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What Determines Whether Medical Detox Is Needed?

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Medical DetoxIf you’re ready to take the step towards beginning a new life by starting a life of sobriety, the first thing you’ll have to do is go through detox. Many people try to overcome their addiction on their own, but this can be uncomfortable as well as dangerous. Whether you’ve been drinking or using for days, months or years, your body has built up a dependency towards your substance of choice, which can cause symptoms of withdrawal.

The symptoms of withdrawal can vary from person to person depending on the substances they’ve been abusing, but it’s never a good idea to try to do it on your own. Over time, your body needs drugs or alcohol in order to function. When they’re absent from the system for too long, your body has a hard time finding equilibrium. Your body is starved for the dopamine that’s been flowing through your system on a regular basis, which causes your organs to go into a state of shock and your neurotransmitters are misfiring.

When you’re choosing a treatment center, they’ll be able to provide you with a safe detoxification, and you’ll have your choice of a medical or non-medical detox. Both of these processes will put you under the supervision of medical professionals who specialize in addiction, and they’ll help you get through it so you can begin rehabilitation.

Non-Medical Detoxification

Some people choose to not do the medical detox for a variety of reasons. For example, someone who has been addicted to prescription medications may have an issue with using more medications to help solve their problem. There’s nothing wrong with either option, but it is a personal choice that you get to make. The non-medical detox route revolves around helping your body and mind detoxify through other holistic methods.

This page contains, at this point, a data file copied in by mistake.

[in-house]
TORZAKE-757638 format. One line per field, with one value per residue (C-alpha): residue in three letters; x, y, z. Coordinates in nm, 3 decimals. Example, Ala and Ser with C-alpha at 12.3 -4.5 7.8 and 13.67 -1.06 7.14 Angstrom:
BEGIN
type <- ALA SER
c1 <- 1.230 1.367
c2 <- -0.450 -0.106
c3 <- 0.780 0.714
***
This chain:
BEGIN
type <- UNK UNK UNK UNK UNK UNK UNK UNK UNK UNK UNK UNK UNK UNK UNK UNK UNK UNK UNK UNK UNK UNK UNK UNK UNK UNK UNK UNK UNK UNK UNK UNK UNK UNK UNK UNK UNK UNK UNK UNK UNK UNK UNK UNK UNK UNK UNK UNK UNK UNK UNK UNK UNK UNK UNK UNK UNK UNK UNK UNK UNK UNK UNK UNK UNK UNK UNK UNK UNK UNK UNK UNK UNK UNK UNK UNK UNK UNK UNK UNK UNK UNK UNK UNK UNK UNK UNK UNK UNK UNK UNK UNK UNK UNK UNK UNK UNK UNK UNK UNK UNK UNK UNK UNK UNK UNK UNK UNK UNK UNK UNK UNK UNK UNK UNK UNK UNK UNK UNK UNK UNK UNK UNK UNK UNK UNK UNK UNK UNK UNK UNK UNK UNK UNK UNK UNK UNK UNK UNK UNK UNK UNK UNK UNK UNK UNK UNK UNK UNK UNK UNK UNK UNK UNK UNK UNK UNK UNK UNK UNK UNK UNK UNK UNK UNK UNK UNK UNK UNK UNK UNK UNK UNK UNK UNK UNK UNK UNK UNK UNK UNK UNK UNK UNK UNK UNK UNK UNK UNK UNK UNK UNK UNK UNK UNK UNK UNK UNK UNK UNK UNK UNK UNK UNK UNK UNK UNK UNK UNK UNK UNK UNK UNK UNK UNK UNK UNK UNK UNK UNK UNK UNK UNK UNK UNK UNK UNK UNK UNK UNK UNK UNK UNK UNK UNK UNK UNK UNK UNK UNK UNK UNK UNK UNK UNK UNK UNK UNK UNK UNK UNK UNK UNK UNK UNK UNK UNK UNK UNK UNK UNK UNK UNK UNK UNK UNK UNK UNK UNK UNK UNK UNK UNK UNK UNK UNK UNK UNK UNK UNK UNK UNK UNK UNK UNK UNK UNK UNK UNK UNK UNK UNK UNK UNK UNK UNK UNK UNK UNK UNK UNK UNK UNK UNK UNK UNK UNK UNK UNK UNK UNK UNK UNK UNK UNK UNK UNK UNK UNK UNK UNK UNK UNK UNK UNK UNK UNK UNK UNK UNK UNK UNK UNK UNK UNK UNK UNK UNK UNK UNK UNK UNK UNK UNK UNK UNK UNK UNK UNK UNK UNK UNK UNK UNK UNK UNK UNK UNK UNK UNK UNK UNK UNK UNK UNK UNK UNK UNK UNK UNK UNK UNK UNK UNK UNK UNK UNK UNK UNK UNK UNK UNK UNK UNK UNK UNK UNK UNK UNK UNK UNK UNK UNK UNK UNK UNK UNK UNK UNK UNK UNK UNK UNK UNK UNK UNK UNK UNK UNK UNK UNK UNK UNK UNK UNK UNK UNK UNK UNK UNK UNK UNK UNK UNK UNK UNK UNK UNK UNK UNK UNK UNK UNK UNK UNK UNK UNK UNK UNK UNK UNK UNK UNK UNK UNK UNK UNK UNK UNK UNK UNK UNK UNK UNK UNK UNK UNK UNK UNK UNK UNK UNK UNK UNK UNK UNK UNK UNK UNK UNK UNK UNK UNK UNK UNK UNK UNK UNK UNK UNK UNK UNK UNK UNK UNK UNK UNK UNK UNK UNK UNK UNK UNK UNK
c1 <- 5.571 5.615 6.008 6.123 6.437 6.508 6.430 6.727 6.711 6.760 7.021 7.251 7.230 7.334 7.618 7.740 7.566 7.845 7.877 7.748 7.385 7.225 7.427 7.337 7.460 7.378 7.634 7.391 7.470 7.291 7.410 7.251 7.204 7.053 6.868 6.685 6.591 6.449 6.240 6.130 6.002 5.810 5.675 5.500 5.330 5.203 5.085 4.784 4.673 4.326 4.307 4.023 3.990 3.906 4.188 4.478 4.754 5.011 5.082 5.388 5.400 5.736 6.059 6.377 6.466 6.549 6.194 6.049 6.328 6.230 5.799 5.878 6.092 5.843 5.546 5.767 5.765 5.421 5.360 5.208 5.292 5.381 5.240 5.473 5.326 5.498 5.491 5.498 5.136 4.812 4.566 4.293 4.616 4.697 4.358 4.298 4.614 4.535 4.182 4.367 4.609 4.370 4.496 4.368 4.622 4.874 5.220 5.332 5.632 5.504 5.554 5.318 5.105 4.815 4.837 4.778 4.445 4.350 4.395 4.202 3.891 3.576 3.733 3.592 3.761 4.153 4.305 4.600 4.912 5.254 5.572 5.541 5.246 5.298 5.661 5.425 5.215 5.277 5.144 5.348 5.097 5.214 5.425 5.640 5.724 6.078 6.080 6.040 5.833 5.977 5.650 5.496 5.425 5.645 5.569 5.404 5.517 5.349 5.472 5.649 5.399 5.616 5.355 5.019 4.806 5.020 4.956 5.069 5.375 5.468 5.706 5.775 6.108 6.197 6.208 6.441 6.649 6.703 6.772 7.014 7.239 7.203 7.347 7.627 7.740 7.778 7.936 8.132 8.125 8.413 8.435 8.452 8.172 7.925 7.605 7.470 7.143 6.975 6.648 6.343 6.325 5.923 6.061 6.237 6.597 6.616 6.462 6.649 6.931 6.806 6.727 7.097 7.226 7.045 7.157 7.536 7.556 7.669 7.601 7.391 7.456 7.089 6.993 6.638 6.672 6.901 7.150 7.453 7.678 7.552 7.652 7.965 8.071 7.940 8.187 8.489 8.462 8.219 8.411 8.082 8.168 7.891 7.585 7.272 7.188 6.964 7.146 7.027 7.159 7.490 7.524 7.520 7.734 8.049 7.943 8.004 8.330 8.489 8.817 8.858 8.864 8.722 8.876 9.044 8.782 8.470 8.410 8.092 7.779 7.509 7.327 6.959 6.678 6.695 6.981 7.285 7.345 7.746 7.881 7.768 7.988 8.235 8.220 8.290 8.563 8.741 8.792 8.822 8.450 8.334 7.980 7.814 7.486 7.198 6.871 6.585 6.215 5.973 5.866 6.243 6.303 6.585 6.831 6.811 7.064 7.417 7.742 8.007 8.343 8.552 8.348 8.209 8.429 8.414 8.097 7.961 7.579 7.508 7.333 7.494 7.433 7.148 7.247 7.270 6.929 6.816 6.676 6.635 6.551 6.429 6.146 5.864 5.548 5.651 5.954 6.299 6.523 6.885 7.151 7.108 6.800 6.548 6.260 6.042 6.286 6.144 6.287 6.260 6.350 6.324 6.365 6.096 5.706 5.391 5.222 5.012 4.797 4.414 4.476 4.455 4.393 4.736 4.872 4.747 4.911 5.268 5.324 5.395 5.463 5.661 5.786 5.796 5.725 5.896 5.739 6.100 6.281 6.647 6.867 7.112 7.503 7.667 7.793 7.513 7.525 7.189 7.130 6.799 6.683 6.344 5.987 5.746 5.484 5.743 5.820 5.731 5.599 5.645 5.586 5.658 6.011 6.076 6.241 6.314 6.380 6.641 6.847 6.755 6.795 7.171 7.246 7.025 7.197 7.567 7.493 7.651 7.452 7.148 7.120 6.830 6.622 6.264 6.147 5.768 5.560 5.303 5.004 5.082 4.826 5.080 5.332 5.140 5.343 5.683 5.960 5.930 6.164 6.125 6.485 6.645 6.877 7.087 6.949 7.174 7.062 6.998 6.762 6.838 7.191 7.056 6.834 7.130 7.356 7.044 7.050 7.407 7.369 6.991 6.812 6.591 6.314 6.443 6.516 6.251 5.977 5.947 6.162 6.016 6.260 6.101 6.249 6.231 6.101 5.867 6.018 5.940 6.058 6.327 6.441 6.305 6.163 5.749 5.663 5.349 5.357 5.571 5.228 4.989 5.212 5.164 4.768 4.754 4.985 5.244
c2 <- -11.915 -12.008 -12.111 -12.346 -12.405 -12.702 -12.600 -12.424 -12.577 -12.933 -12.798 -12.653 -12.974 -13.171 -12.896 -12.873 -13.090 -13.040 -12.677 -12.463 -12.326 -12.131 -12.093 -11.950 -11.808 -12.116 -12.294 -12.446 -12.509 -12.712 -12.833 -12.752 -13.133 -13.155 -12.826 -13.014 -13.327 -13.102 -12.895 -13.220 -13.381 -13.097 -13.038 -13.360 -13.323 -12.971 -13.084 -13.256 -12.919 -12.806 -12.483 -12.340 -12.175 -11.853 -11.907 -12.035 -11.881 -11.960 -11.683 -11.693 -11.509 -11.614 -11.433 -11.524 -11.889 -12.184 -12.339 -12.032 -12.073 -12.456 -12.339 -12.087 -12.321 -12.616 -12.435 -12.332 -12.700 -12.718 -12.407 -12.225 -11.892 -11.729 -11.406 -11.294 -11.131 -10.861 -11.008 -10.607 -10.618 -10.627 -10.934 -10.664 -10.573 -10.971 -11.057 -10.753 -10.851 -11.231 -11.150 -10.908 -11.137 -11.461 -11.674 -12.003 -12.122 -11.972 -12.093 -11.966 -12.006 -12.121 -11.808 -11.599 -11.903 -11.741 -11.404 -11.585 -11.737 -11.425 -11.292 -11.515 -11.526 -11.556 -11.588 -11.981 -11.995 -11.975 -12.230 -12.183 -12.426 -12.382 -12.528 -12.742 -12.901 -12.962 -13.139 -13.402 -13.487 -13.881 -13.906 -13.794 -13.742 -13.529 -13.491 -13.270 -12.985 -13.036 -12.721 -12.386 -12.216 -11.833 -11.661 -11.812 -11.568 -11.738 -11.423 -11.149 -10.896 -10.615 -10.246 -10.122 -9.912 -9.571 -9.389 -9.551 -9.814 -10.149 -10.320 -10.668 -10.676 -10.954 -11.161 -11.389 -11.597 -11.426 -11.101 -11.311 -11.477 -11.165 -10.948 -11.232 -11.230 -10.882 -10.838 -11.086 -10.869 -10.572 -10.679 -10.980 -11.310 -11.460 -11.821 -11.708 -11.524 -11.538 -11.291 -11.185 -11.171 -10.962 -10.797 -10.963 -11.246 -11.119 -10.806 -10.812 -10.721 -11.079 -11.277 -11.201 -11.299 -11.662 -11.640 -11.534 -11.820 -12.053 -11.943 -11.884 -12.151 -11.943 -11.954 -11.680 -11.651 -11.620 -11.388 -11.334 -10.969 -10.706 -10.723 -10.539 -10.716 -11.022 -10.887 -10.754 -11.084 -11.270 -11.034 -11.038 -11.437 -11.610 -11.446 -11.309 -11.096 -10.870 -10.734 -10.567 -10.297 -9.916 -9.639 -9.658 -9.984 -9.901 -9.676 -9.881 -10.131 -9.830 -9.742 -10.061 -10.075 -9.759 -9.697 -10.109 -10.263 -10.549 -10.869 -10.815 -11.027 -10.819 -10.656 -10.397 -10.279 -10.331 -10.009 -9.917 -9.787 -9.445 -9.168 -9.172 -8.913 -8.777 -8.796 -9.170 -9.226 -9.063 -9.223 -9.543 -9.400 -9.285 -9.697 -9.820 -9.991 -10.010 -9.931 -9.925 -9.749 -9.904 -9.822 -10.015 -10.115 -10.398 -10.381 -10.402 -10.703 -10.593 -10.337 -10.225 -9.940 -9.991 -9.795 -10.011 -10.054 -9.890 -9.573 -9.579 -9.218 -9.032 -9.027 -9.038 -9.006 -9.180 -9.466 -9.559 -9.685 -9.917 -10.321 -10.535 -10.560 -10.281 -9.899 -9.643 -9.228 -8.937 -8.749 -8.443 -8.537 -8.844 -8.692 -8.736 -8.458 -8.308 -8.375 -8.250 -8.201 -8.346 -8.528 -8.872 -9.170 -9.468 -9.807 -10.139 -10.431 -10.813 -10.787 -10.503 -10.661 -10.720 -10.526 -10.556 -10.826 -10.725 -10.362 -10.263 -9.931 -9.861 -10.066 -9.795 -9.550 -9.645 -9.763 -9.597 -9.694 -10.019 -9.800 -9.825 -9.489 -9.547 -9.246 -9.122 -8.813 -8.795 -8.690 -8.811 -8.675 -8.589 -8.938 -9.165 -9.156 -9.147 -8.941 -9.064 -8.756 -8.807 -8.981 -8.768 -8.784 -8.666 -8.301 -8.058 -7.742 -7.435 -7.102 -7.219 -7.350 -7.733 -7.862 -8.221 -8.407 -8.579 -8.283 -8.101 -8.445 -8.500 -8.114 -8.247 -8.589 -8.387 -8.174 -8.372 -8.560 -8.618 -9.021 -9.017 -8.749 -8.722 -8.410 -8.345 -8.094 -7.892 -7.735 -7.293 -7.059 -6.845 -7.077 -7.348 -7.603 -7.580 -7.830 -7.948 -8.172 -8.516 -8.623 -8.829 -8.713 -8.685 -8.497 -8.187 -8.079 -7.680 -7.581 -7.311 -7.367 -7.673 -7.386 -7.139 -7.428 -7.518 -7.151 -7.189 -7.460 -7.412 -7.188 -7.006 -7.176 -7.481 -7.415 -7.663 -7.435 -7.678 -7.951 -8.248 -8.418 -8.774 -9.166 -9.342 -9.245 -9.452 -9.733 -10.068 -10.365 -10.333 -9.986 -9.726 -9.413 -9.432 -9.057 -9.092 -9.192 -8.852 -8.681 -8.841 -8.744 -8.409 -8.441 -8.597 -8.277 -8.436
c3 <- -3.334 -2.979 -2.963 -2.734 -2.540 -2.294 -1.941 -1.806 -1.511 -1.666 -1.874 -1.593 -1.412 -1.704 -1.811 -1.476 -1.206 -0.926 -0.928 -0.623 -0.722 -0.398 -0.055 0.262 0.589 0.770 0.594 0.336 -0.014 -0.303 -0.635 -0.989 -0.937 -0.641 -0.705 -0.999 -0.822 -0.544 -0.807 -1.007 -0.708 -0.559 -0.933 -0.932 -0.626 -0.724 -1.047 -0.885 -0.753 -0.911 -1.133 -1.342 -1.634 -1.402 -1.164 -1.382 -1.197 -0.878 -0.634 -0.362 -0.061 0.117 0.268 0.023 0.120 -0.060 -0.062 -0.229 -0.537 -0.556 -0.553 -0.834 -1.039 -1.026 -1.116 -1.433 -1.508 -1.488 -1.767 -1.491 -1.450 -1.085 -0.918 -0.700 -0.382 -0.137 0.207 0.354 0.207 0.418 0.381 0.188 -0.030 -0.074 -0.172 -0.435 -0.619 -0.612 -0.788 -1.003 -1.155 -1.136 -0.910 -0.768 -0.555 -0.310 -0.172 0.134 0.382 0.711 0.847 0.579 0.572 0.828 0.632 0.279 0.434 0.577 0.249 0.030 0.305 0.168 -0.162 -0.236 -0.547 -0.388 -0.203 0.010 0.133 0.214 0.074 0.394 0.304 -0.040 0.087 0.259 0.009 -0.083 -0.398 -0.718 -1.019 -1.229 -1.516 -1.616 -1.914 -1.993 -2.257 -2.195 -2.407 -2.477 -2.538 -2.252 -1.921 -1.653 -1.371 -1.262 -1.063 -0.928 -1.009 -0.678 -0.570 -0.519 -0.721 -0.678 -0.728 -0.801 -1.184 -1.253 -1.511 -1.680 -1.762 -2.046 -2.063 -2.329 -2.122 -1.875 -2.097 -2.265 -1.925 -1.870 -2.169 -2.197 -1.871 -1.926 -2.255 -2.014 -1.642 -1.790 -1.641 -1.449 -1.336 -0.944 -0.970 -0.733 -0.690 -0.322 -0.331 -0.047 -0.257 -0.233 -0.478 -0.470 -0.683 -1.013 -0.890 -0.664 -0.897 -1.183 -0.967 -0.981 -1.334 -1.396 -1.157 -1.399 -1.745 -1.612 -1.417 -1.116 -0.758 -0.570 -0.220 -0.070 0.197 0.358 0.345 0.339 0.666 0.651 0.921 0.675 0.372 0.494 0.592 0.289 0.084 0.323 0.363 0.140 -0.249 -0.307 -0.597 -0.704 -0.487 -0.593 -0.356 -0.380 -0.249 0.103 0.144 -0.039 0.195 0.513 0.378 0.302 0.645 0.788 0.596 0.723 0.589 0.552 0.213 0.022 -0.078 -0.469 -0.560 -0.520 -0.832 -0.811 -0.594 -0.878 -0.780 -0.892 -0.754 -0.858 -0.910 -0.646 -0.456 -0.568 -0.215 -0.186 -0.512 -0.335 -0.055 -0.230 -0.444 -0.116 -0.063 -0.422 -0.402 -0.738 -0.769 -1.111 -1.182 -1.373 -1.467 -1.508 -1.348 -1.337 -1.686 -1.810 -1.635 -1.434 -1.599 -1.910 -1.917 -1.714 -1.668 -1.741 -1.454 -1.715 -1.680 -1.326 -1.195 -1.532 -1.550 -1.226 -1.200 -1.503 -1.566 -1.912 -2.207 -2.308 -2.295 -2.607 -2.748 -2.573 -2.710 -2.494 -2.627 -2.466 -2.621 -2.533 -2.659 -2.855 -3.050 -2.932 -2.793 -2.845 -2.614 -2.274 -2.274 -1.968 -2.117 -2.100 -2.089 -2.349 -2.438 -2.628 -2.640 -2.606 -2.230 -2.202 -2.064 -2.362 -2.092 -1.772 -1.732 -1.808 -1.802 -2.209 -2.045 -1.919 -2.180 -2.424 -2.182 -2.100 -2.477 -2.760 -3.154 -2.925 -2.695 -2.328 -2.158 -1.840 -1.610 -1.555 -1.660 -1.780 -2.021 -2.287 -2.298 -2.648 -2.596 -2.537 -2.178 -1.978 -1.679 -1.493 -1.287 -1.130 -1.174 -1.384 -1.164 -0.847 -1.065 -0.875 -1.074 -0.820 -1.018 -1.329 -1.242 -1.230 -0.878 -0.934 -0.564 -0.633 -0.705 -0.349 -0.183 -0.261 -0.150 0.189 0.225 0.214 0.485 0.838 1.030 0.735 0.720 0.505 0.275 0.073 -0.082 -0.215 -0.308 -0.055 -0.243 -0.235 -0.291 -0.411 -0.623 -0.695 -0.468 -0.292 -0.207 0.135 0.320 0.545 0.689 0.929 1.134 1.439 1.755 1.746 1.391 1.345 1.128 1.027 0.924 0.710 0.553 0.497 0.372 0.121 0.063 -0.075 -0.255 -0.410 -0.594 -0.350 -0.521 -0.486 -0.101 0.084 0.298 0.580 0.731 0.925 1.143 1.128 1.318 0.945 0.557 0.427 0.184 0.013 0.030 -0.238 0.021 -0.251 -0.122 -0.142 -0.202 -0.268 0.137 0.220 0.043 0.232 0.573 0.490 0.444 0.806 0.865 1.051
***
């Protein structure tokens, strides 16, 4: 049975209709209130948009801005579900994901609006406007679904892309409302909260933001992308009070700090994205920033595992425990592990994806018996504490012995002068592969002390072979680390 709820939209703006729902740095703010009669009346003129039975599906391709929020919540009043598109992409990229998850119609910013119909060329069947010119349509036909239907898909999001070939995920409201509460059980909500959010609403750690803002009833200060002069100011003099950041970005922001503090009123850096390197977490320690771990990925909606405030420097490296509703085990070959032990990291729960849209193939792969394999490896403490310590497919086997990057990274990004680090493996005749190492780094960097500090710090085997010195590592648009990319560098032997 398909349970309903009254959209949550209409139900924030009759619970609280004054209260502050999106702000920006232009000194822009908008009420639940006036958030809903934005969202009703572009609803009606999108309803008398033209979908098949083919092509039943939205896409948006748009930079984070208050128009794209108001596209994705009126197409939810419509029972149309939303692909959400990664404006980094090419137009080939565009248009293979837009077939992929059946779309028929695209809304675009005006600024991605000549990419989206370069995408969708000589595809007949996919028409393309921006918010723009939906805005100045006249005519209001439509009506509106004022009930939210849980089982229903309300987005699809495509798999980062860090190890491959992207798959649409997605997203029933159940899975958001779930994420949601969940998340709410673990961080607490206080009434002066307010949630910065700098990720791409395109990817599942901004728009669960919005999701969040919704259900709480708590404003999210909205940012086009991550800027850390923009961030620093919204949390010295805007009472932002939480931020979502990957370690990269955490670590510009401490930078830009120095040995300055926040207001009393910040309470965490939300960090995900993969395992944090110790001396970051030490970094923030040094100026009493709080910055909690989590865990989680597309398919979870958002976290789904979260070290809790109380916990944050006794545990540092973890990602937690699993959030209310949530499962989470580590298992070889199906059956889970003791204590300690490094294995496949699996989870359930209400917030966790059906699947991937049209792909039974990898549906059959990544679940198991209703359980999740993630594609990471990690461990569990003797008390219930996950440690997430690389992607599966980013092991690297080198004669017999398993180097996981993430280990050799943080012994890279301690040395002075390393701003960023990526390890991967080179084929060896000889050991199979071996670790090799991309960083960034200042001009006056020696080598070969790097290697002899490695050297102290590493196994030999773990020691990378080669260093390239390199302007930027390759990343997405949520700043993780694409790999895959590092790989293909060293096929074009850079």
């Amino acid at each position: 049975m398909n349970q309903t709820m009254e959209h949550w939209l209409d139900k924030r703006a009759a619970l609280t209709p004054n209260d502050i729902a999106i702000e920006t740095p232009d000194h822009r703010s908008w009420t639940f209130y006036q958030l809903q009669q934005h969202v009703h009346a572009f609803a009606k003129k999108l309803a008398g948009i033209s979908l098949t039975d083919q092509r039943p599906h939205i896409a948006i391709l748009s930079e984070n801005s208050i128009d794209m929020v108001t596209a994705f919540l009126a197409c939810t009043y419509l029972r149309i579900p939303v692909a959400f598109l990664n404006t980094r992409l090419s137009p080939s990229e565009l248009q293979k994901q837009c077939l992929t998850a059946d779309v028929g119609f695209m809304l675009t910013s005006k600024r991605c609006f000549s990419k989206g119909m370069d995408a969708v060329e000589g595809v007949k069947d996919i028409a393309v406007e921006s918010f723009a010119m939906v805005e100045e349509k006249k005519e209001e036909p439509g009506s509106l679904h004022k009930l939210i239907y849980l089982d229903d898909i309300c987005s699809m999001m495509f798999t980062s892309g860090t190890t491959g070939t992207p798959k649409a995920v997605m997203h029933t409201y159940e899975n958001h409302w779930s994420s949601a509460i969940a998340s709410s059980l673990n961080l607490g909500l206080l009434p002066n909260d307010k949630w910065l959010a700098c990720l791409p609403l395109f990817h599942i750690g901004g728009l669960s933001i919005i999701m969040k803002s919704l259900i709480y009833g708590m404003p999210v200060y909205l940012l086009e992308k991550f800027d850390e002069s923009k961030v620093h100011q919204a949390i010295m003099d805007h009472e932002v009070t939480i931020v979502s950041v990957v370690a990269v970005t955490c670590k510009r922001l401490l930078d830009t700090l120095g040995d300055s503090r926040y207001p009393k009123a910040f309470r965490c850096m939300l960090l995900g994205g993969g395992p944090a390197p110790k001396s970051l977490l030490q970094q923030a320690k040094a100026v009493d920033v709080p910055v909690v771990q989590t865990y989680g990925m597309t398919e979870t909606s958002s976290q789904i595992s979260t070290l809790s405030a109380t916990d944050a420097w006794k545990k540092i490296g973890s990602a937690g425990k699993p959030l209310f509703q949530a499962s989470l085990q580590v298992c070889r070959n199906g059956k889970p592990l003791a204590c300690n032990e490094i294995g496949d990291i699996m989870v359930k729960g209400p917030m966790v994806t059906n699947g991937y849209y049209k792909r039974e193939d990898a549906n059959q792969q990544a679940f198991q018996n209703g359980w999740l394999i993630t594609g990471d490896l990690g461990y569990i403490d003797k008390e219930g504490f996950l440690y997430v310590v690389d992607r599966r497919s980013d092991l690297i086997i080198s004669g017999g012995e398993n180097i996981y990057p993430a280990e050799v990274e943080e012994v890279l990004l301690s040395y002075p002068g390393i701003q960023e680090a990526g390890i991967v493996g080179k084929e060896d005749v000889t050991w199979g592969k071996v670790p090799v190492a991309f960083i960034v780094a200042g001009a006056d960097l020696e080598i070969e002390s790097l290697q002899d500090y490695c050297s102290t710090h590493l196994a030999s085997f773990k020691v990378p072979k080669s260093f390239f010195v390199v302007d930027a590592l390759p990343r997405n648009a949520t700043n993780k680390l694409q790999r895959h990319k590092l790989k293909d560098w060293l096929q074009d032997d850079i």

During a non-medical detoxification, you’ll be given herbs, vitamins and tea to help cleanse your body of the substances you’ve been abusing. Aside from these items that will help clear your mind and body, you’ll also go through different physical activities such as  yoga and stretching. You will also learn how to meditate to clear your mind and embrace relaxation. These are skills that are not only great for the detox process, but they’re very helpful in recovery as well.

Medical Detoxification

Through medical detoxification, you’ll be provided with medications that help with the detox process. There have been scientific advances in the last few decades that have allowed pharmaceutical companies to create non-narcotic medications that help with detox. These medications mimic the effects of the substances you’ve been abusing to trick your mind and body into thinking that they’re still being introduced to the system.

Suboxone is a commonly used non-narcotic medication for those who are addicted to opiates like prescription pain medications as well as heroin. Suboxone will give a similar feeling as the opiates you were once taking, but it isn’t addictive. The medical staff at the treatment center will monitor your progress so they can gradually decrease your dosage until you’re ready to come off of it completely.

There are other medications like Naltrexone that help reduce an addict’s cravings for alcohol and opiates. This type of medication works in a similar way, so the point isn’t to stay on it forever, but until the mind and body are in a safe place. Depending on the person’s physiology and they’re substance of choice, the symptoms of withdrawal can last for weeks or months, but they will eventually go away. As the person begins to accumulate days of sobriety, the mind and body begin to heal and a new state of homeostasis is created.

Why Detox is Necessary

Whether undergoing medical or non-medical detox, the process is needed in order to remove all traces of the addictive substance from the body.  The individual will go through a series of uncomfortable withdrawal symptoms, but these will cease.  At that point, the recovering addict is ready and able to concentrate on learning the skills needed for maintaining this drug-free state of being.  Without medical detox or non-medical detox, the person would be plagued repeatedly by cravings and continue using their substance of choice in order to feel “normal”.   Detox is necessary, but it is only the first step in an effective drug treatment program.

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